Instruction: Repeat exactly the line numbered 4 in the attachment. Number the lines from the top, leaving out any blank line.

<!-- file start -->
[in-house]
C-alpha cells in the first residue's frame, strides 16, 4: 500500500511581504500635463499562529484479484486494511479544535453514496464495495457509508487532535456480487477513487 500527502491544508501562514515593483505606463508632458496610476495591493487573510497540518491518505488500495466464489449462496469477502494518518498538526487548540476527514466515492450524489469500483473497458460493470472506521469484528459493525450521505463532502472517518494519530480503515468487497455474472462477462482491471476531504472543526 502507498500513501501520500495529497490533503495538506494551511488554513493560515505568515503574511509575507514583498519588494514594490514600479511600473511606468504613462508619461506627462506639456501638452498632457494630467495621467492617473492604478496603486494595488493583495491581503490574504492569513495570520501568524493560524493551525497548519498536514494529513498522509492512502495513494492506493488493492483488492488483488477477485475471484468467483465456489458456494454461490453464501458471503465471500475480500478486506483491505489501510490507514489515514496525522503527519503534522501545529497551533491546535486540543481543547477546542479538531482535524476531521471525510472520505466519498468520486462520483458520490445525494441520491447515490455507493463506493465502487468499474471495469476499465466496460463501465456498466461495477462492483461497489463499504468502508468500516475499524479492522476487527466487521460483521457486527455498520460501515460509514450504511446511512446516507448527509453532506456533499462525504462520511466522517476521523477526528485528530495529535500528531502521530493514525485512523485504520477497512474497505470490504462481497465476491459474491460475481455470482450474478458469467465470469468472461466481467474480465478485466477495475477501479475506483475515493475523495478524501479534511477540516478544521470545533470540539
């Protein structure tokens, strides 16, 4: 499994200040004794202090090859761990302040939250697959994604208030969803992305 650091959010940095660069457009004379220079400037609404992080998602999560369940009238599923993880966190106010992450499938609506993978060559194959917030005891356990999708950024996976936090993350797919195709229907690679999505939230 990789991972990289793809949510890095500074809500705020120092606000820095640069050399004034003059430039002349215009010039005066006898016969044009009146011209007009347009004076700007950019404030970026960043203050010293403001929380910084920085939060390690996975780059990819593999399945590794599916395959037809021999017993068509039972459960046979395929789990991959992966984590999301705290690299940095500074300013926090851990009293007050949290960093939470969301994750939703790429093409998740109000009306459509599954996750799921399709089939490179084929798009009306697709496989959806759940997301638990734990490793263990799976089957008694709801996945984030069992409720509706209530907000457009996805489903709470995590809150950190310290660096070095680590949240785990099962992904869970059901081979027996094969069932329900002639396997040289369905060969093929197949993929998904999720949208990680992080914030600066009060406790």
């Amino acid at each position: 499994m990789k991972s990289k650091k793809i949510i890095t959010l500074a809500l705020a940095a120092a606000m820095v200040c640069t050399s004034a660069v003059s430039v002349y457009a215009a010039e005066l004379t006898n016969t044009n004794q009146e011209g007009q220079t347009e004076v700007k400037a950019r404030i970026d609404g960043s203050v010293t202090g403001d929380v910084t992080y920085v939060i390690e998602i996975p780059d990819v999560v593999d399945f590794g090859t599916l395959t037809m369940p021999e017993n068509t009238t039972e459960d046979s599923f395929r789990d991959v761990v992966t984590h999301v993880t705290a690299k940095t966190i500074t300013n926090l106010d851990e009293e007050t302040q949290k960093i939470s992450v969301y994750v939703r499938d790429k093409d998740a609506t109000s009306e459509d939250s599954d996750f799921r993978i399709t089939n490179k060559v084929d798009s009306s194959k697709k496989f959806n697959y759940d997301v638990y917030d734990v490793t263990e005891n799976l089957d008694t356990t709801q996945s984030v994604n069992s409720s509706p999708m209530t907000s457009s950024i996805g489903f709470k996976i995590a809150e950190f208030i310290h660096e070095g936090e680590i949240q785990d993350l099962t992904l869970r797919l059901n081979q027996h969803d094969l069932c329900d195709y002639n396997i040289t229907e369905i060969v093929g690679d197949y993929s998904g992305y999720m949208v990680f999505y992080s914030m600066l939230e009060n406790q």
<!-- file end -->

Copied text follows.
């Amino acid at each position: 499994m990789k991972s990289k650091k793809i949510i890095t959010l500074a809500l705020a940095a120092a606000m820095v200040c640069t050399s004034a660069v003059s430039v002349y457009a215009a010039e005066l004379t006898n016969t044009n004794q009146e011209g007009q220079t347009e004076v700007k400037a950019r404030i970026d609404g960043s203050v010293t202090g403001d929380v910084t992080y920085v939060i390690e998602i996975p780059d990819v999560v593999d399945f590794g090859t599916l395959t037809m369940p021999e017993n068509t009238t039972e459960d046979s599923f395929r789990d991959v761990v992966t984590h999301v993880t705290a690299k940095t966190i500074t300013n926090l106010d851990e009293e007050t302040q949290k960093i939470s992450v969301y994750v939703r499938d790429k093409d998740a609506t109000s009306e459509d939250s599954d996750f799921r993978i399709t089939n490179k060559v084929d798009s009306s194959k697709k496989f959806n697959y759940d997301v638990y917030d734990v490793t263990e005891n799976l089957d008694t356990t709801q996945s984030v994604n069992s409720s509706p999708m209530t907000s457009s950024i996805g489903f709470k996976i995590a809150e950190f208030i310290h660096e070095g936090e680590i949240q785990d993350l099962t992904l869970r797919l059901n081979q027996h969803d094969l069932c329900d195709y002639n396997i040289t229907e369905i060969v093929g690679d197949y993929s998904g992305y999720m949208v990680f999505y992080s914030m600066l939230e009060n406790q």